This past weekend, lakeside residents of Hamburg, New York, awoke to find their neighborhood transformed into a full-scale replica of Frozen’s ice-covered kingdom, Arendelle.
According to CNN, gale force winds produced giant waves that sprayed the houses along Lake Erie with sheets of water for two days straight, covering them in layers of ice up to three feet thick.
“It looks fake, it looks surreal,” Hamburg resident Ed Mis told CNN. “It’s dark on the inside of my house. It can be a little eerie, a little frightening.”
While the homeowners are anxious for the ice to melt, they’re also concerned about what could happen when it does.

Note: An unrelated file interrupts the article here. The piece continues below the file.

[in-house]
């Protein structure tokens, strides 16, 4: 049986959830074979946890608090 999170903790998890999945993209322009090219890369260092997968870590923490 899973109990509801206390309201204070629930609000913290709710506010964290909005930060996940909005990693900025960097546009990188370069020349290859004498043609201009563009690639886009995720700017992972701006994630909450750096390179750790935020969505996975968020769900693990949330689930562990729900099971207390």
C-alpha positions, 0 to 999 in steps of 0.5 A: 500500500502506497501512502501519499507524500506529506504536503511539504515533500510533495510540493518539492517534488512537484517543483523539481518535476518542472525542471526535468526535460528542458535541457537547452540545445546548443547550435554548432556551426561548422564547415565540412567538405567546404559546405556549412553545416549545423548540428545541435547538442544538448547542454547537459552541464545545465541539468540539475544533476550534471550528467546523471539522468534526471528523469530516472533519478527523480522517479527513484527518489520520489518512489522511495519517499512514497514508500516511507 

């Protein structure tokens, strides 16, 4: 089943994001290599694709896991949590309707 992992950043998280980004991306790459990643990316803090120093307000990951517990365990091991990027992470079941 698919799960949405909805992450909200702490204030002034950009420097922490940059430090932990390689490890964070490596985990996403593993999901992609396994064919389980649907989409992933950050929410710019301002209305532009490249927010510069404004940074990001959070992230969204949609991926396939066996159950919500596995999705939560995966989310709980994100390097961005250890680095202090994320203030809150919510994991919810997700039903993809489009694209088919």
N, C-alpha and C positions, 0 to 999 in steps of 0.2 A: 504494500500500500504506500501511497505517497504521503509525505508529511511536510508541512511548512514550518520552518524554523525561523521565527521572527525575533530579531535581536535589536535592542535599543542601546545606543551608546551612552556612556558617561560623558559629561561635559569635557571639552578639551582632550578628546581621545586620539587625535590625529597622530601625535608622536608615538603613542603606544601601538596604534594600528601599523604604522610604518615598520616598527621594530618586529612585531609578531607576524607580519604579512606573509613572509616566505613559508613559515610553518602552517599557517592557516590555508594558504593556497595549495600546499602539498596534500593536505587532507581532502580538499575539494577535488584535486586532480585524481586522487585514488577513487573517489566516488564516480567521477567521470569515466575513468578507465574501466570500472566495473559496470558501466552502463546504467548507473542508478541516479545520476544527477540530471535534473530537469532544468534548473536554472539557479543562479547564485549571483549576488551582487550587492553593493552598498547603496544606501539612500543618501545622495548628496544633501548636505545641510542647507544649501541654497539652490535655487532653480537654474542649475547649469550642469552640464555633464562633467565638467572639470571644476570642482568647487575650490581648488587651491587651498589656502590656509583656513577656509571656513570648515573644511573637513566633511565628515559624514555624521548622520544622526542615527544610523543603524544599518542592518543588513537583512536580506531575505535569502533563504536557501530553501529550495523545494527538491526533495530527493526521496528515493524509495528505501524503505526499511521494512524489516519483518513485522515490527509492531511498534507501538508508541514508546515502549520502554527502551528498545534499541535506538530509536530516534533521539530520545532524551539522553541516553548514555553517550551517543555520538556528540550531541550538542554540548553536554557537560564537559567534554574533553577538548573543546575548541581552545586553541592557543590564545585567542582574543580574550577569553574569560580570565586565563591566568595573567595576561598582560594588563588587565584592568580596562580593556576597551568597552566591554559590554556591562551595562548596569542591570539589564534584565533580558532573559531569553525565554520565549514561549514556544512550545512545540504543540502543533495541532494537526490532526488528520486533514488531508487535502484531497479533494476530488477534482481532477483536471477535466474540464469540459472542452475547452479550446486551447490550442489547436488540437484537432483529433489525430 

“We’re worried about the integrity, of structure failure when it starts to melt, because of the weight on the roof,” Mis said.
He added that this is the worst ice coating he’s seen since he moved to the area eight years ago—but it’s not because they’ve had a particularly harsh winter. In fact, just the opposite is true. According to The Detroit News, warm winter temperatures have caused ice cover on the Great Lakes to drop from 67 percent in 2019 to less than 20 percent this year.
“Lake Erie typically has significant ice cover by this time of the year, and that protects the shoreline from these battering storms,” The Weather Channel’s winter weather expert Tom Niziol explained in a video.
The phenomenon has created another unforeseen issue for Hamburg’s coast, too: Tourism. The local police department posted a message on Facebook on Sunday, March 1, asking people to keep off both the “extremely unsafe and unstable” ice and people's private property.